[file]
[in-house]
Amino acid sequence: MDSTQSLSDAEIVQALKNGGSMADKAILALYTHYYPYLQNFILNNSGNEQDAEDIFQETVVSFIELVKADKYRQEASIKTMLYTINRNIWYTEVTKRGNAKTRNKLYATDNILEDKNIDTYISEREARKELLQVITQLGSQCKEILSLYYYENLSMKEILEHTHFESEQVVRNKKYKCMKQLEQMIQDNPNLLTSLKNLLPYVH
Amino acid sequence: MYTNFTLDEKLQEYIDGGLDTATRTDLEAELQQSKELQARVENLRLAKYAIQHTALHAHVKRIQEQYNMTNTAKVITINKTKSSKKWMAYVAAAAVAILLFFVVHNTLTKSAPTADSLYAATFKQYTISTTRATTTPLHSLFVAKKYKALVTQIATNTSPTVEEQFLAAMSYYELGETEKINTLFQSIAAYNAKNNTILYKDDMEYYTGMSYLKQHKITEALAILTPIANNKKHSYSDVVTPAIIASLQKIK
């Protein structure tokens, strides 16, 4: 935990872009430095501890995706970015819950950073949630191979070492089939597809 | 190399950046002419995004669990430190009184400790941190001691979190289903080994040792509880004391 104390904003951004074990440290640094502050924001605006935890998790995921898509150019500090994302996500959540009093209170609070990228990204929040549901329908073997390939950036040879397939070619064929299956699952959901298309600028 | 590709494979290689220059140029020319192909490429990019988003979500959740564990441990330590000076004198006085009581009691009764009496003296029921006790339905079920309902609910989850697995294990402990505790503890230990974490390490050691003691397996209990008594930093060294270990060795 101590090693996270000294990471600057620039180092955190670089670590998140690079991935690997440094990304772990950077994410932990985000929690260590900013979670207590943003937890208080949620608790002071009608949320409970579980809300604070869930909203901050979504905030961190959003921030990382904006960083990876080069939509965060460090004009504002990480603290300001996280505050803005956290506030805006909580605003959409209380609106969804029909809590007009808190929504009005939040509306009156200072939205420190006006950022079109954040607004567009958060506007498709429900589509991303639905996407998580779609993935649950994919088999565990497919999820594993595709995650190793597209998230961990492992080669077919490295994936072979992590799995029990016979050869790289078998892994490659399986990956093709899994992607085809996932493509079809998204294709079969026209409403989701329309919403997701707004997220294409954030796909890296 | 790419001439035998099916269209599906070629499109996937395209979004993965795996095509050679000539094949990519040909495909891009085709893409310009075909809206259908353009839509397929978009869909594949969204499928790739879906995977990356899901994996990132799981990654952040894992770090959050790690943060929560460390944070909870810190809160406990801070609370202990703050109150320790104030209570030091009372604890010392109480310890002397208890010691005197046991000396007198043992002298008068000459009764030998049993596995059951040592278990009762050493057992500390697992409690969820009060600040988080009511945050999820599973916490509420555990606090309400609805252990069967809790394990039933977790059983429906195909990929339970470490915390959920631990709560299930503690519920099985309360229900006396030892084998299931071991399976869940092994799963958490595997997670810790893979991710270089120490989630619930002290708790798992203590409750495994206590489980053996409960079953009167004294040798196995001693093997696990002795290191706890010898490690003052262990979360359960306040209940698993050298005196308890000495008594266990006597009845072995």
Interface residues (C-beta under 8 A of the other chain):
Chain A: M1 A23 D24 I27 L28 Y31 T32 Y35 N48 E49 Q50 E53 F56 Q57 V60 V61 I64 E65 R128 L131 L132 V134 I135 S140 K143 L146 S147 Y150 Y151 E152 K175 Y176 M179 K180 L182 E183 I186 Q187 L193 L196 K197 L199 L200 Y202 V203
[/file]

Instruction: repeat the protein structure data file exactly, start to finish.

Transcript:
[in-house]
Amino acid sequence: MDSTQSLSDAEIVQALKNGGSMADKAILALYTHYYPYLQNFILNNSGNEQDAEDIFQETVVSFIELVKADKYRQEASIKTMLYTINRNIWYTEVTKRGNAKTRNKLYATDNILEDKNIDTYISEREARKELLQVITQLGSQCKEILSLYYYENLSMKEILEHTHFESEQVVRNKKYKCMKQLEQMIQDNPNLLTSLKNLLPYVH
Amino acid sequence: MYTNFTLDEKLQEYIDGGLDTATRTDLEAELQQSKELQARVENLRLAKYAIQHTALHAHVKRIQEQYNMTNTAKVITINKTKSSKKWMAYVAAAAVAILLFFVVHNTLTKSAPTADSLYAATFKQYTISTTRATTTPLHSLFVAKKYKALVTQIATNTSPTVEEQFLAAMSYYELGETEKINTLFQSIAAYNAKNNTILYKDDMEYYTGMSYLKQHKITEALAILTPIANNKKHSYSDVVTPAIIASLQKIK
């Protein structure tokens, strides 16, 4: 935990872009430095501890995706970015819950950073949630191979070492089939597809 | 190399950046002419995004669990430190009184400790941190001691979190289903080994040792509880004391 104390904003951004074990440290640094502050924001605006935890998790995921898509150019500090994302996500959540009093209170609070990228990204929040549901329908073997390939950036040879397939070619064929299956699952959901298309600028 | 590709494979290689220059140029020319192909490429990019988003979500959740564990441990330590000076004198006085009581009691009764009496003296029921006790339905079920309902609910989850697995294990402990505790503890230990974490390490050691003691397996209990008594930093060294270990060795 101590090693996270000294990471600057620039180092955190670089670590998140690079991935690997440094990304772990950077994410932990985000929690260590900013979670207590943003937890208080949620608790002071009608949320409970579980809300604070869930909203901050979504905030961190959003921030990382904006960083990876080069939509965060460090004009504002990480603290300001996280505050803005956290506030805006909580605003959409209380609106969804029909809590007009808190929504009005939040509306009156200072939205420190006006950022079109954040607004567009958060506007498709429900589509991303639905996407998580779609993935649950994919088999565990497919999820594993595709995650190793597209998230961990492992080669077919490295994936072979992590799995029990016979050869790289078998892994490659399986990956093709899994992607085809996932493509079809998204294709079969026209409403989701329309919403997701707004997220294409954030796909890296 | 790419001439035998099916269209599906070629499109996937395209979004993965795996095509050679000539094949990519040909495909891009085709893409310009075909809206259908353009839509397929978009869909594949969204499928790739879906995977990356899901994996990132799981990654952040894992770090959050790690943060929560460390944070909870810190809160406990801070609370202990703050109150320790104030209570030091009372604890010392109480310890002397208890010691005197046991000396007198043992002298008068000459009764030998049993596995059951040592278990009762050493057992500390697992409690969820009060600040988080009511945050999820599973916490509420555990606090309400609805252990069967809790394990039933977790059983429906195909990929339970470490915390959920631990709560299930503690519920099985309360229900006396030892084998299931071991399976869940092994799963958490595997997670810790893979991710270089120490989630619930002290708790798992203590409750495994206590489980053996409960079953009167004294040798196995001693093997696990002795290191706890010898490690003052262990979360359960306040209940698993050298005196308890000495008594266990006597009845072995």
Interface residues (C-beta under 8 A of the other chain):
Chain A: M1 A23 D24 I27 L28 Y31 T32 Y35 N48 E49 Q50 E53 F56 Q57 V60 V61 I64 E65 R128 L131 L132 V134 I135 S140 K143 L146 S147 Y150 Y151 E152 K175 Y176 M179 K180 L182 E183 I186 Q187 L193 L196 K197 L199 L200 Y202 V203